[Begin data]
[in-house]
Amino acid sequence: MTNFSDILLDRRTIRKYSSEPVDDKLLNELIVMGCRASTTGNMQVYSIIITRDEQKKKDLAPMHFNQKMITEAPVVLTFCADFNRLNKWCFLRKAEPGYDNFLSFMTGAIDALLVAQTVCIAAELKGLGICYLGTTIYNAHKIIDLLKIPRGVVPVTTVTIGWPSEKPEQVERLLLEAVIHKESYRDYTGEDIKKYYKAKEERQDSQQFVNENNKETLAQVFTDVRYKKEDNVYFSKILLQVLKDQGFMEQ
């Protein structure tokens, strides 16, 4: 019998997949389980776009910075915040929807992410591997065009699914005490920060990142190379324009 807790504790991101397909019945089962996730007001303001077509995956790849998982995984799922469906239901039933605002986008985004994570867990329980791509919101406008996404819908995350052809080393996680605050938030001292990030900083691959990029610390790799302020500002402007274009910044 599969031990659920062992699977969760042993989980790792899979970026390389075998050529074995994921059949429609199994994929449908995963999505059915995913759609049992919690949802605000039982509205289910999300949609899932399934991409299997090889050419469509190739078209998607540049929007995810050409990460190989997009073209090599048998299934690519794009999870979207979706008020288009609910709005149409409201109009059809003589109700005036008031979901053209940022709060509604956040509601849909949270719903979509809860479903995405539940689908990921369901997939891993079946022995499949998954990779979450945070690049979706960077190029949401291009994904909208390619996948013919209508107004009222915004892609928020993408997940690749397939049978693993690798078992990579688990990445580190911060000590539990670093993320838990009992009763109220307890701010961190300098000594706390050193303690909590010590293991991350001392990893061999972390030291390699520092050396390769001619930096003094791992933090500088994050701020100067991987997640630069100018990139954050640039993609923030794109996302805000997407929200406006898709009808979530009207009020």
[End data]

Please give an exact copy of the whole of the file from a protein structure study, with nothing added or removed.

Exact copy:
[in-house]
Amino acid sequence: MTNFSDILLDRRTIRKYSSEPVDDKLLNELIVMGCRASTTGNMQVYSIIITRDEQKKKDLAPMHFNQKMITEAPVVLTFCADFNRLNKWCFLRKAEPGYDNFLSFMTGAIDALLVAQTVCIAAELKGLGICYLGTTIYNAHKIIDLLKIPRGVVPVTTVTIGWPSEKPEQVERLLLEAVIHKESYRDYTGEDIKKYYKAKEERQDSQQFVNENNKETLAQVFTDVRYKKEDNVYFSKILLQVLKDQGFMEQ
């Protein structure tokens, strides 16, 4: 019998997949389980776009910075915040929807992410591997065009699914005490920060990142190379324009 807790504790991101397909019945089962996730007001303001077509995956790849998982995984799922469906239901039933605002986008985004994570867990329980791509919101406008996404819908995350052809080393996680605050938030001292990030900083691959990029610390790799302020500002402007274009910044 599969031990659920062992699977969760042993989980790792899979970026390389075998050529074995994921059949429609199994994929449908995963999505059915995913759609049992919690949802605000039982509205289910999300949609899932399934991409299997090889050419469509190739078209998607540049929007995810050409990460190989997009073209090599048998299934690519794009999870979207979706008020288009609910709005149409409201109009059809003589109700005036008031979901053209940022709060509604956040509601849909949270719903979509809860479903995405539940689908990921369901997939891993079946022995499949998954990779979450945070690049979706960077190029949401291009994904909208390619996948013919209508107004009222915004892609928020993408997940690749397939049978693993690798078992990579688990990445580190911060000590539990670093993320838990009992009763109220307890701010961190300098000594706390050193303690909590010590293991991350001392990893061999972390030291390699520092050396390769001619930096003094791992933090500088994050701020100067991987997640630069100018990139954050640039993609923030794109996302805000997407929200406006898709009808979530009207009020």